Publication Date


Document Type


First Advisor

Hung, Wei-Chen

Degree Name

Ph.D. (Doctor of Philosophy)

Legacy Department

Department of Educational Technology, Research and Assessment


Internet in education; Computer-assisted instruction; Education; Higher--Effect of technological innovations on; College students--Attitudes


Online learning has become one of the primary formats for course delivery in higher education. As online learning continues to evolve, more research is needed on social presence's contribution to student satisfaction and retention. The purpose of this study was to determine if the element of social presence in online learning has an impact on student satisfaction and retention. The research was also used to support and frame further research on measuring social presence, its relationship with learner satisfaction, and ways to create a more comfortable learning environment and retain learners in online courses. The quantitative and qualitative methods in this study on social presence included collecting data from students and faculty at a consortium of community colleges in Chicago. A survey was deployed to students enrolled in online courses. The survey included questions about students' comfort level with online courses, including online discussions and other technology. The data from the survey were analyzed using descriptive statistics. The qualitative data were collected during an interview with online faculty members. The interview data were coded, and categories were created using key words from the responses. The data collected from the student survey and the faculty interview helped determine the correlation between social presence and student satisfaction in online learning. The findings indicated that students, for the most part, were satisfied with their online learning experience. Most of the students responded favorably when asked about their comfort level with online discussions, collaboration with other students, and the technology. In the interview, the faculty members noted that although online discussion was one form of connectivity, it was not enough to keep the students engaged. Faculty members recommended that, in addition to online discussions, the inclusion of online groups and synchronous sessions could increase social presence. The data from both the student survey and the faculty interview helped provide recommendations for enhancing the online learning experience.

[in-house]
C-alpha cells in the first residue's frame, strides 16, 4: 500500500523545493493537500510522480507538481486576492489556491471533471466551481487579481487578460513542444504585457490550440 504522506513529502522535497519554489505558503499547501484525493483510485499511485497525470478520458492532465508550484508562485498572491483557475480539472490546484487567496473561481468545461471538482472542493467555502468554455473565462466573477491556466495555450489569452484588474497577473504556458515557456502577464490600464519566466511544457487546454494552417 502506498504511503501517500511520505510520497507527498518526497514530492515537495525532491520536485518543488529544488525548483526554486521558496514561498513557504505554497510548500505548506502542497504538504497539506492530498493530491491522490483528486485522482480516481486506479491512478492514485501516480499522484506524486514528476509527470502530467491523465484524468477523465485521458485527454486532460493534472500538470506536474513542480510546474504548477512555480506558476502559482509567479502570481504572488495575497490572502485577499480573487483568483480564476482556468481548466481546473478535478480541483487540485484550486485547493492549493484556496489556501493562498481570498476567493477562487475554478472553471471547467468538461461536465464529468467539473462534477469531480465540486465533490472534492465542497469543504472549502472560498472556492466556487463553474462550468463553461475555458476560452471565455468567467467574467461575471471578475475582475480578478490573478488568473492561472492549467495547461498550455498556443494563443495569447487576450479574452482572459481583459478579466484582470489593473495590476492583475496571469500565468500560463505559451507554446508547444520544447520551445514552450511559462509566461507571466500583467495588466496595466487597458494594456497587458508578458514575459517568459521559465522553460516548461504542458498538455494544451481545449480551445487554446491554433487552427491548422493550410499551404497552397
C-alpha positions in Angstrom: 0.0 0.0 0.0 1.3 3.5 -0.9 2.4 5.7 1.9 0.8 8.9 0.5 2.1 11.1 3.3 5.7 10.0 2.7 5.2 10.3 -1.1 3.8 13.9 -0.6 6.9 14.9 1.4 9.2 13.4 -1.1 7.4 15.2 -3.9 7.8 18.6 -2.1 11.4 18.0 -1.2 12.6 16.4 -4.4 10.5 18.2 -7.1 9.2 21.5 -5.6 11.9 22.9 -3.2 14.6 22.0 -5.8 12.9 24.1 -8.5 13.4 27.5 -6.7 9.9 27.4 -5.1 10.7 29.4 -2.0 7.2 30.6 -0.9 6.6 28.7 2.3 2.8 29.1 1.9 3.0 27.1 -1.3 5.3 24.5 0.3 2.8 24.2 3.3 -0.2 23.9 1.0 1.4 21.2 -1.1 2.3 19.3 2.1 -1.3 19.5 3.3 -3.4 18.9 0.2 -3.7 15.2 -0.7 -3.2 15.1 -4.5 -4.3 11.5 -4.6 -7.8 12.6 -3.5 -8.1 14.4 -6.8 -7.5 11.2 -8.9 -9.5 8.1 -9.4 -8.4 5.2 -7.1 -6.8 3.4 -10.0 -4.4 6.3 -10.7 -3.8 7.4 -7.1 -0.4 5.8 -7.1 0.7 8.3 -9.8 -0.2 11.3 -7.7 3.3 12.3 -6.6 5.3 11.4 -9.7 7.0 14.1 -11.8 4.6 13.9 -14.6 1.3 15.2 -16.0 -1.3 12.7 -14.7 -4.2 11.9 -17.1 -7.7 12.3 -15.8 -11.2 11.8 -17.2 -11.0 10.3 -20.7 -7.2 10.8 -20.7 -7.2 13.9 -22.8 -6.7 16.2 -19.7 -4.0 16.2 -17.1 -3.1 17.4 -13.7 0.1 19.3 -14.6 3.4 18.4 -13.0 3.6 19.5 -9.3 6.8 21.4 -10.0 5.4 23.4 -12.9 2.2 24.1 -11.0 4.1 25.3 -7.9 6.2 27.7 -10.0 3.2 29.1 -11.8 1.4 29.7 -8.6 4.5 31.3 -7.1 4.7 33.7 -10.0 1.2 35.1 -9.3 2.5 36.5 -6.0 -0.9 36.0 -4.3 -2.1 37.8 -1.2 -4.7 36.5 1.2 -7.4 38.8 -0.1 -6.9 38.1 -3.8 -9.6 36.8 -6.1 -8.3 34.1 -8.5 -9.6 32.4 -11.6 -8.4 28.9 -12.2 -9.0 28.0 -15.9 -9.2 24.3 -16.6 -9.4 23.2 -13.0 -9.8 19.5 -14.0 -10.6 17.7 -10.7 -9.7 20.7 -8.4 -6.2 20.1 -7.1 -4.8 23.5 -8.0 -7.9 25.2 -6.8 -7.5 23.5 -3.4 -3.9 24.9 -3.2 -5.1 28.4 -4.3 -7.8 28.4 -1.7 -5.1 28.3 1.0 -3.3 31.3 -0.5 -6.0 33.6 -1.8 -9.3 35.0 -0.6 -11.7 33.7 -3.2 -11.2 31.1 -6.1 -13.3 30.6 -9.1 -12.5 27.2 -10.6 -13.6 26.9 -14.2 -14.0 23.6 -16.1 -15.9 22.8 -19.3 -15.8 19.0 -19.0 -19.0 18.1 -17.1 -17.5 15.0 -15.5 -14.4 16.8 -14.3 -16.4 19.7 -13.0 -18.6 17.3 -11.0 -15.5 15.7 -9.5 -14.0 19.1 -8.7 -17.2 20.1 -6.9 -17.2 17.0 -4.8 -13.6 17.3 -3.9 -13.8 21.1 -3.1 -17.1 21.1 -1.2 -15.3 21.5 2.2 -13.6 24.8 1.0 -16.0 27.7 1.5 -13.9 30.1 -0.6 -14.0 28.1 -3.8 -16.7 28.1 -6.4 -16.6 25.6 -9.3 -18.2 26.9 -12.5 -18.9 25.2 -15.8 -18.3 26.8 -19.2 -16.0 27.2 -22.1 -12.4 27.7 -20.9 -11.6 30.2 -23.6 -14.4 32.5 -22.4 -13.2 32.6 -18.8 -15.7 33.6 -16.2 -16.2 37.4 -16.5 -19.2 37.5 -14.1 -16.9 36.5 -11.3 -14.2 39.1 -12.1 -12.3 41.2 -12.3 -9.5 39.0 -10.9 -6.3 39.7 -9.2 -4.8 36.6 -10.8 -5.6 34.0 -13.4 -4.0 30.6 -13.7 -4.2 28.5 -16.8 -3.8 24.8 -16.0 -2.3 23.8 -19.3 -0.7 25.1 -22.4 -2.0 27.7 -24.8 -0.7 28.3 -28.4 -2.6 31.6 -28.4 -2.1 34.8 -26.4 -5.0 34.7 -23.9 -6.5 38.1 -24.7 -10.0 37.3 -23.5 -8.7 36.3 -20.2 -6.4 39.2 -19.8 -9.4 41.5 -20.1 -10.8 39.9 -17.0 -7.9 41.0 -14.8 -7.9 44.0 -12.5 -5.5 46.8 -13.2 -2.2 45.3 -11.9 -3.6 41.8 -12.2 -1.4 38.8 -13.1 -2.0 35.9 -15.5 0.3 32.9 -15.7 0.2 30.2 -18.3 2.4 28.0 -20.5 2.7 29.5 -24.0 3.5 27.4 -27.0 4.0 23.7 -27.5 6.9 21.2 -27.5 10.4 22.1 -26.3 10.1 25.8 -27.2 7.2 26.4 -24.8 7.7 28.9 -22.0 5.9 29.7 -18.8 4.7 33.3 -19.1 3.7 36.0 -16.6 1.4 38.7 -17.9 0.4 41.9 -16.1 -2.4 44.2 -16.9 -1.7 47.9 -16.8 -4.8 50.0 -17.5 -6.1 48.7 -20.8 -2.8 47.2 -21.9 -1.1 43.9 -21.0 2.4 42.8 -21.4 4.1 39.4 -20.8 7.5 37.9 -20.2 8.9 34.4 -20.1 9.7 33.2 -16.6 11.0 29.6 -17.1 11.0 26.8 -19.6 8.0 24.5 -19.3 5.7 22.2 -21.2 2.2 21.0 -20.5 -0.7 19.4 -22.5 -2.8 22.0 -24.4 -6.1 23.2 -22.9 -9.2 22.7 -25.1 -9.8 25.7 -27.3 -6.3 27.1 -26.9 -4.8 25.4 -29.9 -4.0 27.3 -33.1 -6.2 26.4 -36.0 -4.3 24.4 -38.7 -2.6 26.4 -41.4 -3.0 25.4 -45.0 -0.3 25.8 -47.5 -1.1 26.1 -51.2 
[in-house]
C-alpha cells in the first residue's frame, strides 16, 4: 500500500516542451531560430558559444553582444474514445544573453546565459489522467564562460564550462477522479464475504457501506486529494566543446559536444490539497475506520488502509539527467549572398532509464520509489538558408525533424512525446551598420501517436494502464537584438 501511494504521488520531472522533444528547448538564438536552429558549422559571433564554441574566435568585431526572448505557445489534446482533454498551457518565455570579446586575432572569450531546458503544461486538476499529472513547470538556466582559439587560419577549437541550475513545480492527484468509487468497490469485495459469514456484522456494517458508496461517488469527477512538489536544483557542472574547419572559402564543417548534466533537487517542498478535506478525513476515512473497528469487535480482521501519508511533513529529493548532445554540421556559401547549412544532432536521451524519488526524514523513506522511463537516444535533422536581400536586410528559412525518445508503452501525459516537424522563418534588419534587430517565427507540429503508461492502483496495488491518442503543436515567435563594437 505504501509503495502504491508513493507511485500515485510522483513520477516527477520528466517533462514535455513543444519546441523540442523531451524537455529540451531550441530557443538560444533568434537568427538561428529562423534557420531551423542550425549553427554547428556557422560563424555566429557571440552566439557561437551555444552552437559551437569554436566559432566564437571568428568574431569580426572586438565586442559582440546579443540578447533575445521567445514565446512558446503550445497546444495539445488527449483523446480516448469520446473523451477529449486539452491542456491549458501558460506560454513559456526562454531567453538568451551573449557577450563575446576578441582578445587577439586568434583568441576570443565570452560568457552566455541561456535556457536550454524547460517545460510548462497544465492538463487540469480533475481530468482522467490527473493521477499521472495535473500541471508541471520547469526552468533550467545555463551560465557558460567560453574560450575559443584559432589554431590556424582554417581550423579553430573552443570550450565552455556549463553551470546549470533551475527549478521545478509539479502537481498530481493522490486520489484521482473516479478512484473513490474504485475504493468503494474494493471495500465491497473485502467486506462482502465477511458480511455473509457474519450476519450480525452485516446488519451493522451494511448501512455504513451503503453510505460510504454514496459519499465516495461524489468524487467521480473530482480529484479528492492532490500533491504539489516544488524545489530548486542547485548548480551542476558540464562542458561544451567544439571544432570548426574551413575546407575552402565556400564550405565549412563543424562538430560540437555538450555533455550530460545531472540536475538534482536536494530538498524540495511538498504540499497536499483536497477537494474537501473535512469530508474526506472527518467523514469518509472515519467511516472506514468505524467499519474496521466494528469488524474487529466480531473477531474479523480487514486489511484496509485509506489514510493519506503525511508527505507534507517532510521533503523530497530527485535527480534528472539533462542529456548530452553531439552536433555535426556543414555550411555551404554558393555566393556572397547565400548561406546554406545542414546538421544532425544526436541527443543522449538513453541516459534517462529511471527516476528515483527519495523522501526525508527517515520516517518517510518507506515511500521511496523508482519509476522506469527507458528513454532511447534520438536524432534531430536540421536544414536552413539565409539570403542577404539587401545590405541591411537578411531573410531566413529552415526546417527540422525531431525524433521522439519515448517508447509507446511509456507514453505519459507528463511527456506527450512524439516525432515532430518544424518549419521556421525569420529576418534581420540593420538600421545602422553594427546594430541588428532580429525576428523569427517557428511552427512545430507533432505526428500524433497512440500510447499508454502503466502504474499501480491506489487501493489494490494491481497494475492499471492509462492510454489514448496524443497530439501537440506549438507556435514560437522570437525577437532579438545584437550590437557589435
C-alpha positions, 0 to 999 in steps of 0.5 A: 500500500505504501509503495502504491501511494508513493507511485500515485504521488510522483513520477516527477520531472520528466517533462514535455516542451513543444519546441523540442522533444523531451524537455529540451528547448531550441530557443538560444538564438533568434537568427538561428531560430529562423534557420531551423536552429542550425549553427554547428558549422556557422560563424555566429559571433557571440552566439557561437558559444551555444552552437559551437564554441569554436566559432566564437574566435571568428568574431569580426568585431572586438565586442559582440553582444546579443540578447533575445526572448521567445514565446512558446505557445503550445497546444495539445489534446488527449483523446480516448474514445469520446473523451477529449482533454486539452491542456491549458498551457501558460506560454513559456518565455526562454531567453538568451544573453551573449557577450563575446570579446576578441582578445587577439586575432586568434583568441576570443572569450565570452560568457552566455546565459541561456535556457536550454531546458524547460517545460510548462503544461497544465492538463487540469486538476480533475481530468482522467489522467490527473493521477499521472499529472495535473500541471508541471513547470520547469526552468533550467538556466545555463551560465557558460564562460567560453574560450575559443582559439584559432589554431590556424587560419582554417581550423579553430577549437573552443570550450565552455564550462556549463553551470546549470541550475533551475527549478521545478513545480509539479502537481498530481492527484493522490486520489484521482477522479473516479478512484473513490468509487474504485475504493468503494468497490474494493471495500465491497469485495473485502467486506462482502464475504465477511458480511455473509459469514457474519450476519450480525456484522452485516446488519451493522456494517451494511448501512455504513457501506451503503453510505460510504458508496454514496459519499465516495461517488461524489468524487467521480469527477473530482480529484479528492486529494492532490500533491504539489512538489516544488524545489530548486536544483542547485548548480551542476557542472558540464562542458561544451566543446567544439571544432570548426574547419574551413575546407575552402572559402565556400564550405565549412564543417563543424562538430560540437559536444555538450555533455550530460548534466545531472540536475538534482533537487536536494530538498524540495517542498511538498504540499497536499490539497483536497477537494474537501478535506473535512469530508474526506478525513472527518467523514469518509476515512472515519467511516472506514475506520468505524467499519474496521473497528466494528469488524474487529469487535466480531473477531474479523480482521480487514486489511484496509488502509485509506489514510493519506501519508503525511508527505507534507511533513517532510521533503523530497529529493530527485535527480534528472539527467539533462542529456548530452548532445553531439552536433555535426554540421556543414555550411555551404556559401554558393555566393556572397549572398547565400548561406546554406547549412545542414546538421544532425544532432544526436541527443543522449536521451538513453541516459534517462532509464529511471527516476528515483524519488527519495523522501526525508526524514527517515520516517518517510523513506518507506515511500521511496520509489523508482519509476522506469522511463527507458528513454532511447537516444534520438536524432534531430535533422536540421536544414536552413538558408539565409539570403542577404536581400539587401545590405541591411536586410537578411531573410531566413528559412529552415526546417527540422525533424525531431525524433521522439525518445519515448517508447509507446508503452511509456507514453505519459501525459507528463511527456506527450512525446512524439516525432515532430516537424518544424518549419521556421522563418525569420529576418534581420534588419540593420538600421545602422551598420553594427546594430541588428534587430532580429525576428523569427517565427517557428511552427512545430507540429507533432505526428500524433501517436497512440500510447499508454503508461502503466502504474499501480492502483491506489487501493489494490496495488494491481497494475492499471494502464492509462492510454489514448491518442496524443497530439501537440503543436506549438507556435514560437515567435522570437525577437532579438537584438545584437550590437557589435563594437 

Advisors: Wei-Chen Hung.||Committee members: Rebecca Butler; Pi-Sui Hsu.||Includes bibliographical references.||Includes illustrations.


xiii, 177 pages




Northern Illinois University

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